Join our investing community

wrap accounts

Discussion in 'Managed Funds & Index Funds' started by Jen, 26th Feb, 2007.

  1. Jen

    Jen Member

    Joined:
    21st Oct, 2005
    Posts:
    23
    I am currently trying to wade through a multitude of options for investing into managed funds and was wondering how many of you use a wrap account and also what your opinions of them are.
    Thanks to all replies, I have always appreciated the wealth of knowledge on this site
    Cheers,
    Jen
     
  2. Simon Hampel

    Simon Hampel Co-founder Staff Member

    Joined:
    9th Jun, 2005
    Posts:
    4,623
    Location:
    Sydney, Australia
    I don't use a wrap account myself - I prefer to manage my own investments.

    I figure the main benefits of using a wrap account is the consolidated reporting and ease of managing your investments. You will pay for this in extra fees of course.

    Many wrap accounts that I've looked at in the past gave you access to wholesale funds (without requiring large sums of money to be invested) and the fees you paid on the wholesale funds + the wrap account fees, were often still cheaper than the retail funds ... but this isn't necessarily always the case ... so make sure you do your sums.

    I would be interested to hear from others who use wrap account as to their reasons for using them, whether they found them useful, and how they found the fees compared to other methods of investing in funds.
     
  3. matrung

    matrung Member

    Joined:
    18th Jan, 2007
    Posts:
    20
    Location:
    Brisbane
    Wrap accounts are funny things, on the surface they can seem like a very good idea, you get consolidated reporting generally in a easy to read format, which can help you alot at tax time when all you do is hand over 1 yearly statement to your accountant, can save time and money there. But, wraps are notorious for charging a bucket load to use them, and there fee structures can be hard to understand. Each is different, so really you must look at each individuall comparing costs and such.

    I would recommend wraps to those who have alot of different investments and don't mind paying a premium for convenient consolidated reporting.
     
  4. Jen

    Jen Member

    Joined:
    21st Oct, 2005
    Posts:
    23
    I've just been looking at 2020direct e-wrap and you can access W/S funds, so the MERs are cheaper. Some of the funds also have a rebate of certain percentages (ranging from<10-40%) for the MERs.
    You need to set up a cash management account with a minimum of $1000 in at all times. Interest is paid on this. From this account, you enter funds and there is a cost for entering & exiting funds which is $22 or if you enter more than 3 at a time $11 each or min $50 whichever is the most.
    At this stage, to me, it seems that it would be a cheaper option than retail funds, but as you said Sim, it is important to do the maths on each fund.
    I have brain strain at the moment
     
  5. iiinvestor

    iiinvestor Well-Known Member

    Joined:
    1st Feb, 2007
    Posts:
    121
    Location:
    Sydney
    I don't know much about wrap accounts, but I do like 2020. We've put most of our funds through them and just recently our super.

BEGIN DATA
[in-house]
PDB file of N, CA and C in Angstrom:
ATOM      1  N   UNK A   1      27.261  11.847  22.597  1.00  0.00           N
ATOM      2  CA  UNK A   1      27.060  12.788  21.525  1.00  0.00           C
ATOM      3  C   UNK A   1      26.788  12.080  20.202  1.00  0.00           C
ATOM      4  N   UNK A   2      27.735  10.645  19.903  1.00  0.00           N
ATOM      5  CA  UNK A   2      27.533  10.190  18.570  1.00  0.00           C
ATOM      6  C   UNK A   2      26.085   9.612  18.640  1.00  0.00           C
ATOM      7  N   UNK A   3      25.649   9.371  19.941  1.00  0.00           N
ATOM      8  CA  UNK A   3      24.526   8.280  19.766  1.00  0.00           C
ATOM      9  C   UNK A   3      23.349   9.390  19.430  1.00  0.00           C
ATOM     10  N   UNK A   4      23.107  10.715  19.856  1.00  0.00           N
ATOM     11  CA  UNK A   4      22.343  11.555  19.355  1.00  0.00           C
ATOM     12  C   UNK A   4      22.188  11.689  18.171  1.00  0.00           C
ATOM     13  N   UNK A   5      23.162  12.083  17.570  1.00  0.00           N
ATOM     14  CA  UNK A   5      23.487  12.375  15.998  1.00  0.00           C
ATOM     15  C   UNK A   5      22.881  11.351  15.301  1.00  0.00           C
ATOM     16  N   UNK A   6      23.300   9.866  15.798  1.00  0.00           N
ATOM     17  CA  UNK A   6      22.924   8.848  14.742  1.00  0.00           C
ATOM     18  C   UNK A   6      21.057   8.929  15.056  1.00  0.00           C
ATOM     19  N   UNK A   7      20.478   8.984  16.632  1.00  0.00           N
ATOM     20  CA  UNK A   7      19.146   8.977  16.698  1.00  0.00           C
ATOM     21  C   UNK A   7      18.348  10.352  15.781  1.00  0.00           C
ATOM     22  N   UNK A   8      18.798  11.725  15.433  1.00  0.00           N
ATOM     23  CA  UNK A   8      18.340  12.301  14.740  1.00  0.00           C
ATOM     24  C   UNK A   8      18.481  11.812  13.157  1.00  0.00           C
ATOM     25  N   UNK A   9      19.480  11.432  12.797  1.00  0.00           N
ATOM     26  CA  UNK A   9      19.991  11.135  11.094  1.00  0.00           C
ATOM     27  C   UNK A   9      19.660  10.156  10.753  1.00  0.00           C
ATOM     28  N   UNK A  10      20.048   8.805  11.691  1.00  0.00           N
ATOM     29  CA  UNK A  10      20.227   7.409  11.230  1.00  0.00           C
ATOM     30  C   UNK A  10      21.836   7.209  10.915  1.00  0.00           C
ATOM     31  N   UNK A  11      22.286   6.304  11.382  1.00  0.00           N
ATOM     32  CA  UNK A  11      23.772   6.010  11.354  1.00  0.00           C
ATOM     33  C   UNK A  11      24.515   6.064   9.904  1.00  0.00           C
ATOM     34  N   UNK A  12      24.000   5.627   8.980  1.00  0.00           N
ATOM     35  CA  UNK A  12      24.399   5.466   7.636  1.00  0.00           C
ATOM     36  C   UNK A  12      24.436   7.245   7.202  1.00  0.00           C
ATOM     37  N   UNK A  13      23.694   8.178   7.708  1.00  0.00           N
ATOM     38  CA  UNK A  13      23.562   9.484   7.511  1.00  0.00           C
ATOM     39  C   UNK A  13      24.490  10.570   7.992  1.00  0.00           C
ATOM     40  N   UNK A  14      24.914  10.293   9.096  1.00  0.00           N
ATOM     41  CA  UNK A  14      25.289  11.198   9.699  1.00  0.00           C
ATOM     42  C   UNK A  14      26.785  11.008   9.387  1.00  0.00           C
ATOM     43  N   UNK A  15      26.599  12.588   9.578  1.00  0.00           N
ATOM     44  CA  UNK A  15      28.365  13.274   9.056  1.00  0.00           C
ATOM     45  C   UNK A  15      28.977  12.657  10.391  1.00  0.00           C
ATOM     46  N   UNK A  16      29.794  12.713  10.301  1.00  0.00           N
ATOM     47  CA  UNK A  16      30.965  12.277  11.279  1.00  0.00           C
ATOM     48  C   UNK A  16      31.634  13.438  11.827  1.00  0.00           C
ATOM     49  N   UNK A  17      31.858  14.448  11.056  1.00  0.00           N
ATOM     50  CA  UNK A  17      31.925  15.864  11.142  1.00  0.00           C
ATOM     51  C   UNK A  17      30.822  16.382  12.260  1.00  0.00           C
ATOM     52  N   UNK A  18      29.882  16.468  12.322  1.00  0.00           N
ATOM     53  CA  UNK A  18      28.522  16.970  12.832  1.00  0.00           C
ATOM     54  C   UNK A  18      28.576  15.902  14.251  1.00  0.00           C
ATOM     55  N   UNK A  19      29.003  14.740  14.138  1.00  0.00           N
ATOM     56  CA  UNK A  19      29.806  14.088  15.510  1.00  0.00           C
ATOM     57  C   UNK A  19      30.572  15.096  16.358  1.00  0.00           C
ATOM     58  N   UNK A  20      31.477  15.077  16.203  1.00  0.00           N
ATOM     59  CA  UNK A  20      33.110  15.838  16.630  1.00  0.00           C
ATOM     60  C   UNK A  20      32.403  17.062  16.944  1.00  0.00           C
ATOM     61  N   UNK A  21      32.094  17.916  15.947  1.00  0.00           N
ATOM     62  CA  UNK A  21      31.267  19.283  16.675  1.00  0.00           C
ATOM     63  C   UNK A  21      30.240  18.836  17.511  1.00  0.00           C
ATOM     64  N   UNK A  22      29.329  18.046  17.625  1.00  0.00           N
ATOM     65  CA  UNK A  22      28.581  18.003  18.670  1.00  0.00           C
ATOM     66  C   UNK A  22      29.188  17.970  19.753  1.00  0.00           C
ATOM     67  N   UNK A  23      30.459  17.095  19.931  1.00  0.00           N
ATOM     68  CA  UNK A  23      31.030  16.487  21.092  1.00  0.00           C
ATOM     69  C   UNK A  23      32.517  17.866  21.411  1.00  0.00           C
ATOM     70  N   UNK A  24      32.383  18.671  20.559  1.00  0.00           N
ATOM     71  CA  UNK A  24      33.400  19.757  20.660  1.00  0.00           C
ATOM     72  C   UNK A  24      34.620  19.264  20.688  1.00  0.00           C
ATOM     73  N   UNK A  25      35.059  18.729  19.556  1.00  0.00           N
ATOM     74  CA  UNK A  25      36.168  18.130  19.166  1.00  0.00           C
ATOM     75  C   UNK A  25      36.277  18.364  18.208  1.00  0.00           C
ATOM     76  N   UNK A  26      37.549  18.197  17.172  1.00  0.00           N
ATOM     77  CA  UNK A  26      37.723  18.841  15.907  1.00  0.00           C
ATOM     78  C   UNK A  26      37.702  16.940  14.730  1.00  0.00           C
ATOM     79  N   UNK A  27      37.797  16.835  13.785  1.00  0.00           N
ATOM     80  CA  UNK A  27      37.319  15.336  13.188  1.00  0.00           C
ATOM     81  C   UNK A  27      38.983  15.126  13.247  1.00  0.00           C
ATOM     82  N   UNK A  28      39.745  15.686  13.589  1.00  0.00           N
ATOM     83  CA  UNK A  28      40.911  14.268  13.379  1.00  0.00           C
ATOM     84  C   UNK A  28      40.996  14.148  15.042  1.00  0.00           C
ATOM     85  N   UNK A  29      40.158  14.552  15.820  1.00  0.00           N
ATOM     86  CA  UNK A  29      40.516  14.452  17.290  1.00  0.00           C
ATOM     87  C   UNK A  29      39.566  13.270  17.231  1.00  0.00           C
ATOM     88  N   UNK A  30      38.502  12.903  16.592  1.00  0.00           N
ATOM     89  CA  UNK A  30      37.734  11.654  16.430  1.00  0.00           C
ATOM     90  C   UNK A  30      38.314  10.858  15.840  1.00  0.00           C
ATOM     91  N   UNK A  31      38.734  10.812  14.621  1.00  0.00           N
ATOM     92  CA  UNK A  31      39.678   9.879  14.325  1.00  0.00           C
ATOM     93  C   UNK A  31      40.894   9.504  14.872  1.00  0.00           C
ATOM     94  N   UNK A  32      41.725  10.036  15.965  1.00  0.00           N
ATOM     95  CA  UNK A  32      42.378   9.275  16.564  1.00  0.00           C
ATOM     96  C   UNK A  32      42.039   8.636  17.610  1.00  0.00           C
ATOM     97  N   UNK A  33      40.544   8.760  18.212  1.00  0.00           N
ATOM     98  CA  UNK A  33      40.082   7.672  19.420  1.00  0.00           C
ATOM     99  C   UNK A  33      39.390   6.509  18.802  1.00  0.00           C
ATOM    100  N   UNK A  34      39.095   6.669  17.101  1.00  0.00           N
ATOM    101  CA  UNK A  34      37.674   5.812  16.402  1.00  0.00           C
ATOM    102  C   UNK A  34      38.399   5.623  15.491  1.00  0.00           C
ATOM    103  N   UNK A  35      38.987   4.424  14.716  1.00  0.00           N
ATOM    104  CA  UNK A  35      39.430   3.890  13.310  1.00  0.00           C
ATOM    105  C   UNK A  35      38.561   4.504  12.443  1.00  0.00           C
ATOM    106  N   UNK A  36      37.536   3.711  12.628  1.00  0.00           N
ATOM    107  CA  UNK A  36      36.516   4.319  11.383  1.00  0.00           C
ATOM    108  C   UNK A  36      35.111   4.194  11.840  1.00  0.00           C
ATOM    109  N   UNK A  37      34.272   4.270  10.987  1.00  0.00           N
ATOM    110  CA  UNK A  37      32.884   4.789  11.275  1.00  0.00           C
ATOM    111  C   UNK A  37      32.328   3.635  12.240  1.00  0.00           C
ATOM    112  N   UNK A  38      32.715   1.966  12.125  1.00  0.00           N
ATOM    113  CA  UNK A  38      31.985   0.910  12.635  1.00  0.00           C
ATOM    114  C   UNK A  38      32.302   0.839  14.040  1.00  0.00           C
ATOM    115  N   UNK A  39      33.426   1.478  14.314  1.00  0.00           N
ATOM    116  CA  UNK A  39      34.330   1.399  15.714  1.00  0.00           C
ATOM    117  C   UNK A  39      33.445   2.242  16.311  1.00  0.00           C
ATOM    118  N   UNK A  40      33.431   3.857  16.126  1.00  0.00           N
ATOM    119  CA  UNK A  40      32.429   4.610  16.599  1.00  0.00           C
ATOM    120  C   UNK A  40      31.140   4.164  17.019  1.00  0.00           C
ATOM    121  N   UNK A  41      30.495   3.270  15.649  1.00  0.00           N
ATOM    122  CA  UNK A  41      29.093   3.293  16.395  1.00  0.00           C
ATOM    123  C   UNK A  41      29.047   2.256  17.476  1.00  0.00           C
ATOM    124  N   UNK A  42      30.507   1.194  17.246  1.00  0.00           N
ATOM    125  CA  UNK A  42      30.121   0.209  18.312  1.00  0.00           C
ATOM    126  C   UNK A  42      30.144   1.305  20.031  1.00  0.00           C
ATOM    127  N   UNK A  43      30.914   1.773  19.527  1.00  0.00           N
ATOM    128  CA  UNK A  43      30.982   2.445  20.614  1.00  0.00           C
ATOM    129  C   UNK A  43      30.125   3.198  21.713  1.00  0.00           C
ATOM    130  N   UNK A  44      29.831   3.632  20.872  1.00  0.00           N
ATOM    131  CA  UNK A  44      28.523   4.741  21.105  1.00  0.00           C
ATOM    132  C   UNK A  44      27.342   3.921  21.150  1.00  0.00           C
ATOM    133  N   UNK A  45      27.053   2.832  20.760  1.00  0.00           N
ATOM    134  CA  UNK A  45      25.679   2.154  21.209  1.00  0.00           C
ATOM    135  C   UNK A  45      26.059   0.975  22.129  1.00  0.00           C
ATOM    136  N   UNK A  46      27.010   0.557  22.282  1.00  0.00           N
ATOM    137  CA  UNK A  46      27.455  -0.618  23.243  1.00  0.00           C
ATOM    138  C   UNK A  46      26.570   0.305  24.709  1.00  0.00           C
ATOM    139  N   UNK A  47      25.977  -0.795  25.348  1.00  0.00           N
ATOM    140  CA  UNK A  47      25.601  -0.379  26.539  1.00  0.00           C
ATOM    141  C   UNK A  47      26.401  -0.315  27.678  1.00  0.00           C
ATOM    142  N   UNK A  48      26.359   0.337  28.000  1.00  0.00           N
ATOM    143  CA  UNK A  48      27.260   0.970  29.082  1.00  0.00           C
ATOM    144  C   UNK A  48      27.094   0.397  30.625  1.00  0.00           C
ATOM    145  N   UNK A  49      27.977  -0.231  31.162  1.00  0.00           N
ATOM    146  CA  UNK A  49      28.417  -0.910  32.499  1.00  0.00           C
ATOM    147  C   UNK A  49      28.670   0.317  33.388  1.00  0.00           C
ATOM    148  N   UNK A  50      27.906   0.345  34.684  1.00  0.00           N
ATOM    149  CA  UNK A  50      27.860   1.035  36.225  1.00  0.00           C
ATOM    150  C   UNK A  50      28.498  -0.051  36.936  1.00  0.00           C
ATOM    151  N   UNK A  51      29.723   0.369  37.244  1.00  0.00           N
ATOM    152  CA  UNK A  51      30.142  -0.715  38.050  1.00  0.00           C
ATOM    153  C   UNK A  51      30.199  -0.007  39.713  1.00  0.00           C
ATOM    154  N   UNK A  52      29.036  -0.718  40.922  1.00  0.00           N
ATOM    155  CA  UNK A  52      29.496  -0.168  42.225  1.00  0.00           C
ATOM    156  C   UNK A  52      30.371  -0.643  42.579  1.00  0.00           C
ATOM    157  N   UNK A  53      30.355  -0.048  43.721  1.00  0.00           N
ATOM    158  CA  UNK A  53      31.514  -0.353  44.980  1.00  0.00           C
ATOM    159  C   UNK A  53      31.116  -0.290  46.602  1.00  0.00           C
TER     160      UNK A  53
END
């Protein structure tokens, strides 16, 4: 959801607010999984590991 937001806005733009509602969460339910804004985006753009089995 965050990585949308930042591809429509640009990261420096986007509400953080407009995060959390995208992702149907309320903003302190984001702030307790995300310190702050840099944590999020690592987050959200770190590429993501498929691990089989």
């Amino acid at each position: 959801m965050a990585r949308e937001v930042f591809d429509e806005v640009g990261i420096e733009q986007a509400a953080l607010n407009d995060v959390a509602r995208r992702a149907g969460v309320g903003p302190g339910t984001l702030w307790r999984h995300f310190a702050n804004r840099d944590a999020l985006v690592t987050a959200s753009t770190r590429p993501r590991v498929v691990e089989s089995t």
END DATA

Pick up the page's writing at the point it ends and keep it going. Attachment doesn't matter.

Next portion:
Even for funds they didn't have listed, I talked to my usual guy and he wrote back in 30 mins with the rebates and MERs for each of the funds.

    So far, I wouldn't go through anyone else. You can even negotiate MER with these guys (obviously just their cut of it).
     
  6. jscott

    jscott Well-Known Member

    Joined:
    10th Jan, 2006
    Posts:
    143
    Location:
    Perth
    Wrap accounts are fantastic if you use a cheap one. The idea being that you can invest in wholesale managed funds and even when you add in the fees of the wrap provider, the total fee is still less than investing into a retail fund.

    This is the true benefit - forgot about consolidated reported ;-)
     
  7. Simon Hampel

    Simon Hampel Co-founder Staff Member

    Joined:
    9th Jun, 2005
    Posts:
    4,623
    Location:
    Sydney, Australia
    Just remember that if you are prepared to use margin loans, you can get into wholesale funds pretty easily without the extra fees - depends on the fund and the minimum investment.

    Some examples:

    You need a minimum $100,000 to get into CFS (that's not for each fund, that's total across all CFS Wholesale funds, so you could put $20K into 5 different funds or $100K into a single fund). This means that you only need $40,000 of your own money margined to 60% to get into CFS Wholesale.

    You only need $25,000 to get into Platinum (which is still technically considered a wholesale fund), so that's only $10K of your own money @ 60% LVR.

    Navra AUS W/S is a bit more challenging ... at $250K minimum, you need $100K of your own money to get in.

    Of course, when I say "your own money", this could easily be equity from your real estate portfolio (which is where most of mine came from).
     
  8. Simon

    Simon Well-Known Member

    Joined:
    17th Sep, 2005
    Posts:
    520
    Location:
    Newcastle
    Can someone explain the advantage of a wholesale fund over a retail fund with 100% of the fees rebated?

    Thanks

    Simon
     
  9. Simon Hampel

    Simon Hampel Co-founder Staff Member

    Joined:
    9th Jun, 2005
    Posts:
    4,623
    Location:
    Sydney, Australia
    MER will be quite a bit lower for a wholesale fund - saves you on ongoing fees.
     
  10. Jen

    Jen Member

    Joined:
    21st Oct, 2005
    Posts:
    23